If a prospective student wants to visit Harvard University right now, the university doesn’t want her to come.
“The Admissions & Financial Aid Office and the Visitor Center are temporarily closed while staff are working remotely. We encourage you to explore Harvard College through our student stories and virtual tour,” says a note on the website of the admissions office.
On the other side of the country, Stanford University says, “The general public is welcome to visit the exterior spaces of campus. Pending ongoing community health considerations, guided tours are tentatively scheduled to relaunch mid-winter for prospective students and in spring for organized group visits. The Visitor Center remains closed to the public at this time, along with most of the indoor spaces of campus.”
Harvard and Stanford, of course, don’t lack applicants. They don’t need to worry that a few weeks or more of not having prospective students visit will create a problem. For most colleges, however, the current freshman class wasn’t breaking records (or even meeting targets). Undergraduate enrollment fell by 3.2 percent this fall, echoing fall 2020’s 3.4 percent decline, according to the National Student Clearinghouse Research Center.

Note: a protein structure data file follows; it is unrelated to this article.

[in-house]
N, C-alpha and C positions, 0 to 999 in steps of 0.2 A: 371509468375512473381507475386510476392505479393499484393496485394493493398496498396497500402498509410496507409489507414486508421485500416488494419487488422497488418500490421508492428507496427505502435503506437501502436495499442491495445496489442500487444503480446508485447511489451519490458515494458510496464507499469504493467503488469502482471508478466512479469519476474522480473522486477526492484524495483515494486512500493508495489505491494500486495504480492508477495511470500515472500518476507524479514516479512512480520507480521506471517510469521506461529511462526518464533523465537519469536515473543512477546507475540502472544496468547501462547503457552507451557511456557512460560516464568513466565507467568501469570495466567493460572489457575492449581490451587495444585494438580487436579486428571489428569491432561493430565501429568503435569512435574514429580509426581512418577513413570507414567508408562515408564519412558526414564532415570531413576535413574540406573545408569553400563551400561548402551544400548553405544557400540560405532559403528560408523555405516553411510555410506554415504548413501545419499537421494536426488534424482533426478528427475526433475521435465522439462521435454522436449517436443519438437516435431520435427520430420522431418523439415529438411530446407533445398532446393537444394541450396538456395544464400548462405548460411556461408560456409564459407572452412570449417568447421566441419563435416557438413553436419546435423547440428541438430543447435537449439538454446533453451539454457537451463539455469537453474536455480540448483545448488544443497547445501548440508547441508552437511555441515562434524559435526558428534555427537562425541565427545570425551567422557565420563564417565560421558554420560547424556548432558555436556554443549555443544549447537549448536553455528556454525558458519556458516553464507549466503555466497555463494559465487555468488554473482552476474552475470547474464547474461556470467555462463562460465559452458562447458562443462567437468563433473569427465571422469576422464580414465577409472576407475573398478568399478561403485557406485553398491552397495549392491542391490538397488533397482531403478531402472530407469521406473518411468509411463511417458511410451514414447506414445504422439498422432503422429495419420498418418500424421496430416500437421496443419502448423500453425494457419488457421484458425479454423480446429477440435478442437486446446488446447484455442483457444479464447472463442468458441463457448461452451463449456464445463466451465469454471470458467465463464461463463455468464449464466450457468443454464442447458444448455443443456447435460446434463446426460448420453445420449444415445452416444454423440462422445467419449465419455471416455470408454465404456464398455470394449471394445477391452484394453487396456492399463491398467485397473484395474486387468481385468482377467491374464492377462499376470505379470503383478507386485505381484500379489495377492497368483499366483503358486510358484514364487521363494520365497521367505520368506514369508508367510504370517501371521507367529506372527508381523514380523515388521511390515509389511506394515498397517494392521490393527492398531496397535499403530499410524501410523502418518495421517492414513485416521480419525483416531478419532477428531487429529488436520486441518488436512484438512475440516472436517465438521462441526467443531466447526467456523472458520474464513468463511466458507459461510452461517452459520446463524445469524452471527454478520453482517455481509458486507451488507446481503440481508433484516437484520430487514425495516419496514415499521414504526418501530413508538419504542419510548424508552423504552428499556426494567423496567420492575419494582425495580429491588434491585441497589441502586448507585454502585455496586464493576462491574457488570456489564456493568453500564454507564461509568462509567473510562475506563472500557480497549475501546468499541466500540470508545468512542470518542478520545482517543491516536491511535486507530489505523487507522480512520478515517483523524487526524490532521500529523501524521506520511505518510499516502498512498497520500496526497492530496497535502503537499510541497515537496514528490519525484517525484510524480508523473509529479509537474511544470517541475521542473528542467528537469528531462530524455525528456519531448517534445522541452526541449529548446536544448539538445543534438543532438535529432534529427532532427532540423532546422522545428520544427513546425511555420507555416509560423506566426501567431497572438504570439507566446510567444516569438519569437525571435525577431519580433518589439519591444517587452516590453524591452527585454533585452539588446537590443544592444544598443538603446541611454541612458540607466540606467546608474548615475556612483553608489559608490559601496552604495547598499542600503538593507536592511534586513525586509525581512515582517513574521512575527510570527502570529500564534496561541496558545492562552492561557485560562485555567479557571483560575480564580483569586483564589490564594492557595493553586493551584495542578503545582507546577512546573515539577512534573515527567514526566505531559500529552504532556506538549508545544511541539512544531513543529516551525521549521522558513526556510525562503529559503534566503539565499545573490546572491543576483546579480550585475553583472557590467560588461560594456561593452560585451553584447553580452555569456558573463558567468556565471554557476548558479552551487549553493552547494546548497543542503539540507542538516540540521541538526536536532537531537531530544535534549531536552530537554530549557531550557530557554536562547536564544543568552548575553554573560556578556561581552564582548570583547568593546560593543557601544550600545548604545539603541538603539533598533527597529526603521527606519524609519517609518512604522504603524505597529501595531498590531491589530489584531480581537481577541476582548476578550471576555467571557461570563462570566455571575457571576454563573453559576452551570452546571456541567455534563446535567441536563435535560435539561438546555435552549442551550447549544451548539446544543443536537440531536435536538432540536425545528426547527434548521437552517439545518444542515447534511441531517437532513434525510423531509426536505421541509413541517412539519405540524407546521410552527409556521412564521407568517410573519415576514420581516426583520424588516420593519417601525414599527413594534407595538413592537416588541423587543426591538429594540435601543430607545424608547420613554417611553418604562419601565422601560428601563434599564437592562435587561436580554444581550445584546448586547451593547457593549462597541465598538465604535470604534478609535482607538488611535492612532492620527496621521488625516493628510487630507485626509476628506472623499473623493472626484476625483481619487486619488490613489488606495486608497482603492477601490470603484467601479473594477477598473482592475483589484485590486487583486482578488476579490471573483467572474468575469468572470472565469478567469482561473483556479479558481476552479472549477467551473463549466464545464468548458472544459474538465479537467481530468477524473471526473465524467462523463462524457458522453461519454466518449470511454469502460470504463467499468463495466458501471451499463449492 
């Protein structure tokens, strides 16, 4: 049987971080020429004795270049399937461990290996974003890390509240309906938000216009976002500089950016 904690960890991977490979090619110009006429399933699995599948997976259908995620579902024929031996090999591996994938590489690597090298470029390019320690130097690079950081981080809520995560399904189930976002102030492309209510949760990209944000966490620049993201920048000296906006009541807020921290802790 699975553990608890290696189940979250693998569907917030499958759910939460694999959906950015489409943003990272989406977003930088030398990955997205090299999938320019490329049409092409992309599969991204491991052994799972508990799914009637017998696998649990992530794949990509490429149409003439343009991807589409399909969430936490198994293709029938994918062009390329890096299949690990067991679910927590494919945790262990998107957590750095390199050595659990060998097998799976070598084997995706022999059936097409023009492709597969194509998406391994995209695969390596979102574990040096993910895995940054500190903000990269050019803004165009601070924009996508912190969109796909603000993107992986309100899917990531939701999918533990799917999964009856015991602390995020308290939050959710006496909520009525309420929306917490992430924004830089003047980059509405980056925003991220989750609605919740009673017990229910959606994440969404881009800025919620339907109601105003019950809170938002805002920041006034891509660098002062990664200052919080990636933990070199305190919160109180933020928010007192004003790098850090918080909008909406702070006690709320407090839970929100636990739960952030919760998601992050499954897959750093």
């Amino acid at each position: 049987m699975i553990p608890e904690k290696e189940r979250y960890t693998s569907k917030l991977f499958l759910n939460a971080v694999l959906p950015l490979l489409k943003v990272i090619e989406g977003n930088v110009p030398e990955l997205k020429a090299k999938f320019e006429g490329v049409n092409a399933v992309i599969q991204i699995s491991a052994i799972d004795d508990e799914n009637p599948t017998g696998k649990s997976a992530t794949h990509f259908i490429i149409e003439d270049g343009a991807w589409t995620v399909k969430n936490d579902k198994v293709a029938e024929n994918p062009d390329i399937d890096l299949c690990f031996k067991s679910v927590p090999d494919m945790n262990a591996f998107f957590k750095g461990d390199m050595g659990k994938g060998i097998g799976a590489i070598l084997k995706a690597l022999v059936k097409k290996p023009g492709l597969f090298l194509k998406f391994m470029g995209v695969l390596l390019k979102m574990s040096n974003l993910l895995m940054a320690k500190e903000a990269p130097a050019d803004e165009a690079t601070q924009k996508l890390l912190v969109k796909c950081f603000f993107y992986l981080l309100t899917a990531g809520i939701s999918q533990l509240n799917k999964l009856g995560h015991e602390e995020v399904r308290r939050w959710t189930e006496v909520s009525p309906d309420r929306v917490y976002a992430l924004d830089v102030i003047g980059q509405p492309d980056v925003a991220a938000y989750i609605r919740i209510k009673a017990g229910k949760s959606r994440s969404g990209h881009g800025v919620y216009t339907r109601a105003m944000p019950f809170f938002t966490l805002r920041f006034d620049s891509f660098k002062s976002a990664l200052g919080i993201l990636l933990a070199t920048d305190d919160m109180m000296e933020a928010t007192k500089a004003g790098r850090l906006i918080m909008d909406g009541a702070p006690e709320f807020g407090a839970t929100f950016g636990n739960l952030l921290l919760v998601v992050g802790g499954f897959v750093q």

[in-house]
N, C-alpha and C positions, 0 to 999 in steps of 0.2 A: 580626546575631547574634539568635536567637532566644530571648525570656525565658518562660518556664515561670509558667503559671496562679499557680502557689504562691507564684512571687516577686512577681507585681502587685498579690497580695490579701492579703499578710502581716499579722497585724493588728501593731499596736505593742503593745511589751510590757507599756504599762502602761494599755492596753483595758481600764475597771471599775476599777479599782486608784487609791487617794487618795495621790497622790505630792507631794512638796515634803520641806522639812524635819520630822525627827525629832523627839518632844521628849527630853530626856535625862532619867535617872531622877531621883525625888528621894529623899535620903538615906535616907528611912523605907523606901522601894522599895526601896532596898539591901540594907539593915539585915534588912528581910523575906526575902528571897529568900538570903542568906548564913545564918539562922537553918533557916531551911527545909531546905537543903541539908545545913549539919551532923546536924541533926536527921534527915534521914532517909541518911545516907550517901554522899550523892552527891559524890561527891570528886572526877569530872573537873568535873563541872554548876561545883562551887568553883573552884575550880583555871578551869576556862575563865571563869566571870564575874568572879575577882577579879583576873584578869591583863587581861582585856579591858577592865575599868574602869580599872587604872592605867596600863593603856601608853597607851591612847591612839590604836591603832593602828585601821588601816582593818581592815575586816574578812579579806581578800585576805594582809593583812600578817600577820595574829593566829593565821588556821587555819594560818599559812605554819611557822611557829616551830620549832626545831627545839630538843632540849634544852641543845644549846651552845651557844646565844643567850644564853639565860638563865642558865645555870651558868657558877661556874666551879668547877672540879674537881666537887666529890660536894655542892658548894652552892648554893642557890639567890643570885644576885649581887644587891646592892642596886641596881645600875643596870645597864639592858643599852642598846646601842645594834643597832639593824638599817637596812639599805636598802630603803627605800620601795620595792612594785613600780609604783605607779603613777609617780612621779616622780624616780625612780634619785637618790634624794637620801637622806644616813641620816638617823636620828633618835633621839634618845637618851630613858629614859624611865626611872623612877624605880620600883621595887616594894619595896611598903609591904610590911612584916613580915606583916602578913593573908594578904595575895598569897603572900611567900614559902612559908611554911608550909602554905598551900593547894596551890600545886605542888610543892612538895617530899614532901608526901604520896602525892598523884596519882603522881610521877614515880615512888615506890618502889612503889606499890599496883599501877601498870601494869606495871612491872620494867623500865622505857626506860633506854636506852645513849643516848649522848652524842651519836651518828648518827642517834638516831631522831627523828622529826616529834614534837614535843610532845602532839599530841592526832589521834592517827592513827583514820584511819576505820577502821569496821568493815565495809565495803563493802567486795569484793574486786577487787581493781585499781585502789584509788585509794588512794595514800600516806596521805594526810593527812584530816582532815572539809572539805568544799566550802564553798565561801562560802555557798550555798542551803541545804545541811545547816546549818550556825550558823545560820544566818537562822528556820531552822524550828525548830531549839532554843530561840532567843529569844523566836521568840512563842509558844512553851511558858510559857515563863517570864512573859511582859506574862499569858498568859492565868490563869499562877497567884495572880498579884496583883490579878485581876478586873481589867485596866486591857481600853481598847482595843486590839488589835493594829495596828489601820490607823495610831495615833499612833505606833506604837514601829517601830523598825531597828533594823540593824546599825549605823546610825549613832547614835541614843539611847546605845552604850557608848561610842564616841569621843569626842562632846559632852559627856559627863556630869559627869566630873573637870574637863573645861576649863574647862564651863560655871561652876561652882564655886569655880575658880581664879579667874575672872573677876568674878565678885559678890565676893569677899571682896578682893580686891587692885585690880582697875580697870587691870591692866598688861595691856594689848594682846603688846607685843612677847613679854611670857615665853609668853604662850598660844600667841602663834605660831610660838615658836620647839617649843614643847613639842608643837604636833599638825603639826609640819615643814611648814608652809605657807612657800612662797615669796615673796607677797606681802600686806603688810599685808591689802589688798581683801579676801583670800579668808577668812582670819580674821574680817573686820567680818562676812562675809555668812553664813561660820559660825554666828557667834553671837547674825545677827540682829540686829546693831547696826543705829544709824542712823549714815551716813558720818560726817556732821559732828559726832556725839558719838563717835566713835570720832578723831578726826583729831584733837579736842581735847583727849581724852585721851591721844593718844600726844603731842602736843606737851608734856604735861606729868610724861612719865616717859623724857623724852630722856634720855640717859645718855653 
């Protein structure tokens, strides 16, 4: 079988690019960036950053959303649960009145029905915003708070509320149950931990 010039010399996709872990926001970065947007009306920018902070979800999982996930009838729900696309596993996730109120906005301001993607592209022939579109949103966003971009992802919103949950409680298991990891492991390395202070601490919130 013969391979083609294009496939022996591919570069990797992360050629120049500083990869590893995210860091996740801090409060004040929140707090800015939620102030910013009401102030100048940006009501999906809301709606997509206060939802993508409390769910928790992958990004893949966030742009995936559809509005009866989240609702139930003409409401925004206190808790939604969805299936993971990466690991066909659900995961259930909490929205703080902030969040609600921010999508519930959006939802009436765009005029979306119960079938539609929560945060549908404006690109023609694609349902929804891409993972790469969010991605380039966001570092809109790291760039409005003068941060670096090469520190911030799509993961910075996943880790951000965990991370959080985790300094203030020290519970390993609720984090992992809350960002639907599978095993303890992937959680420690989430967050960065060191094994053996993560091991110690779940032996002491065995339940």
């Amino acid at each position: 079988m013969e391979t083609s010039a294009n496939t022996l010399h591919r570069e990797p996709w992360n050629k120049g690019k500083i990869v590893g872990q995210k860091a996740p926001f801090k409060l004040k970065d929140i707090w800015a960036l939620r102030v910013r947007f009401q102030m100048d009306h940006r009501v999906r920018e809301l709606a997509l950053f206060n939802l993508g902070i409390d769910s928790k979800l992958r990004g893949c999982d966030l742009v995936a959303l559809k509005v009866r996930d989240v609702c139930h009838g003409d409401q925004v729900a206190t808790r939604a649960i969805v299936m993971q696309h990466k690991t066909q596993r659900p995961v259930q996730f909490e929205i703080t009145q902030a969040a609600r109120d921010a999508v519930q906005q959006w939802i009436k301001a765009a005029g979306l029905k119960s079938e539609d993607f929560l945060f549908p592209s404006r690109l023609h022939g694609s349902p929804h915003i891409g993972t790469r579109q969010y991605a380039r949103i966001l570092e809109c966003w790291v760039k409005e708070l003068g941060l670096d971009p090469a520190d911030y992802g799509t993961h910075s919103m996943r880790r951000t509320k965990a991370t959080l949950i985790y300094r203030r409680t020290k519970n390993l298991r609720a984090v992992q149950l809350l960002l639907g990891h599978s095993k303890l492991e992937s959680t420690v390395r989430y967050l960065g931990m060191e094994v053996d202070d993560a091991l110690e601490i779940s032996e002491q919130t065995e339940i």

The University of California system, for example, also does not lack for applicants, and several UC campuses recently extended the time that they will provide an undergraduate education wholly remotely. But some of its campuses are still giving tours, with restrictions.
At the San Diego campus, the campus tours website says, “These tours are very limited at this time. Tours are designed for students interested in applying, who have already applied or who have been newly accepted to UC San Diego. Proof of vaccination or negative COVID test must be presented at the time of check in. Due to space limitations, all visitors must register prior to their visit.”